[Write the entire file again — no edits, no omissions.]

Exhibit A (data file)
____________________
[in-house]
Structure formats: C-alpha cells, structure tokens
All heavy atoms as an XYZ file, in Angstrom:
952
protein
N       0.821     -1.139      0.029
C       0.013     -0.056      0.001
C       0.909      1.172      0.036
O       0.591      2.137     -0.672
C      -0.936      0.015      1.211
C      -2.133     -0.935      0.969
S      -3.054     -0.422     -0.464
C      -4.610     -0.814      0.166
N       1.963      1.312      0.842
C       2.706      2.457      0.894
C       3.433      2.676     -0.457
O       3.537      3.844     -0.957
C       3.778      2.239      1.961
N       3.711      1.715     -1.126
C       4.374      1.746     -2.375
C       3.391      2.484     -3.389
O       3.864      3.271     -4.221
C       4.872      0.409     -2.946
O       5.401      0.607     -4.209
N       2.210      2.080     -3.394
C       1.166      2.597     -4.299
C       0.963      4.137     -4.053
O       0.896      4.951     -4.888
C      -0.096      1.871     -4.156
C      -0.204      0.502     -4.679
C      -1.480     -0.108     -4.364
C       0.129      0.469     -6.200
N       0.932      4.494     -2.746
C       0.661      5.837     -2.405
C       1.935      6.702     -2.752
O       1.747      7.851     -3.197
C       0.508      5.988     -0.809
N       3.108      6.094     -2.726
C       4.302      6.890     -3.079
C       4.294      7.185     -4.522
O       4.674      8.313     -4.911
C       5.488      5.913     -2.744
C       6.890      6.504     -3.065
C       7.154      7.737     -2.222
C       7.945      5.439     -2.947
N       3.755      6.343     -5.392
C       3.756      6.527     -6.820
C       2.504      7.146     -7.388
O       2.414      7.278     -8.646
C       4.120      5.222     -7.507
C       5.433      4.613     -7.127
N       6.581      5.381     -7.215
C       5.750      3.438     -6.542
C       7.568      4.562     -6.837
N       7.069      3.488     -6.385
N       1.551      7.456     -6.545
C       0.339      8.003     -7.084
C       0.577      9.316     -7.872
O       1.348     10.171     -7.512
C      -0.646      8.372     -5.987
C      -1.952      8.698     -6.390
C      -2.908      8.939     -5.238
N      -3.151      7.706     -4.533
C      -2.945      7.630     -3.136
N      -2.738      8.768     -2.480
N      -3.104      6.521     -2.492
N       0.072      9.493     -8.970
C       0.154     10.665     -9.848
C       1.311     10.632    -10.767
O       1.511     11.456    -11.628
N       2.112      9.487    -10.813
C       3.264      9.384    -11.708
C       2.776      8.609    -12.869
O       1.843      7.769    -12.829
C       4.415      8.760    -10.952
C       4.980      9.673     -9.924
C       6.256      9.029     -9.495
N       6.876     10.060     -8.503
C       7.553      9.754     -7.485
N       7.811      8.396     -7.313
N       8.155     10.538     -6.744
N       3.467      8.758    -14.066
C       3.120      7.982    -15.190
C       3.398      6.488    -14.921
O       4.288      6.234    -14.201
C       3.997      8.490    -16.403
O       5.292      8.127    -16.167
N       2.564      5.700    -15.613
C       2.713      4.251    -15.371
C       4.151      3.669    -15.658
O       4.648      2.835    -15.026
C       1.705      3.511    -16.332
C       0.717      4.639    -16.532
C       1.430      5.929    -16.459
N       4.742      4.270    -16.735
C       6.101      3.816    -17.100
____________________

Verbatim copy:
[in-house]
Structure formats: C-alpha cells, structure tokens
All heavy atoms as an XYZ file, in Angstrom:
952
protein
N       0.821     -1.139      0.029
C       0.013     -0.056      0.001
C       0.909      1.172      0.036
O       0.591      2.137     -0.672
C      -0.936      0.015      1.211
C      -2.133     -0.935      0.969
S      -3.054     -0.422     -0.464
C      -4.610     -0.814      0.166
N       1.963      1.312      0.842
C       2.706      2.457      0.894
C       3.433      2.676     -0.457
O       3.537      3.844     -0.957
C       3.778      2.239      1.961
N       3.711      1.715     -1.126
C       4.374      1.746     -2.375
C       3.391      2.484     -3.389
O       3.864      3.271     -4.221
C       4.872      0.409     -2.946
O       5.401      0.607     -4.209
N       2.210      2.080     -3.394
C       1.166      2.597     -4.299
C       0.963      4.137     -4.053
O       0.896      4.951     -4.888
C      -0.096      1.871     -4.156
C      -0.204      0.502     -4.679
C      -1.480     -0.108     -4.364
C       0.129      0.469     -6.200
N       0.932      4.494     -2.746
C       0.661      5.837     -2.405
C       1.935      6.702     -2.752
O       1.747      7.851     -3.197
C       0.508      5.988     -0.809
N       3.108      6.094     -2.726
C       4.302      6.890     -3.079
C       4.294      7.185     -4.522
O       4.674      8.313     -4.911
C       5.488      5.913     -2.744
C       6.890      6.504     -3.065
C       7.154      7.737     -2.222
C       7.945      5.439     -2.947
N       3.755      6.343     -5.392
C       3.756      6.527     -6.820
C       2.504      7.146     -7.388
O       2.414      7.278     -8.646
C       4.120      5.222     -7.507
C       5.433      4.613     -7.127
N       6.581      5.381     -7.215
C       5.750      3.438     -6.542
C       7.568      4.562     -6.837
N       7.069      3.488     -6.385
N       1.551      7.456     -6.545
C       0.339      8.003     -7.084
C       0.577      9.316     -7.872
O       1.348     10.171     -7.512
C      -0.646      8.372     -5.987
C      -1.952      8.698     -6.390
C      -2.908      8.939     -5.238
N      -3.151      7.706     -4.533
C      -2.945      7.630     -3.136
N      -2.738      8.768     -2.480
N      -3.104      6.521     -2.492
N       0.072      9.493     -8.970
C       0.154     10.665     -9.848
C       1.311     10.632    -10.767
O       1.511     11.456    -11.628
N       2.112      9.487    -10.813
C       3.264      9.384    -11.708
C       2.776      8.609    -12.869
O       1.843      7.769    -12.829
C       4.415      8.760    -10.952
C       4.980      9.673     -9.924
C       6.256      9.029     -9.495
N       6.876     10.060     -8.503
C       7.553      9.754     -7.485
N       7.811      8.396     -7.313
N       8.155     10.538     -6.744
N       3.467      8.758    -14.066
C       3.120      7.982    -15.190
C       3.398      6.488    -14.921
O       4.288      6.234    -14.201
C       3.997      8.490    -16.403
O       5.292      8.127    -16.167
N       2.564      5.700    -15.613
C       2.713      4.251    -15.371
C       4.151      3.669    -15.658
O       4.648      2.835    -15.026
C       1.705      3.511    -16.332
C       0.717      4.639    -16.532
C       1.430      5.929    -16.459
N       4.742      4.270    -16.735
C       6.101      3.816    -17.100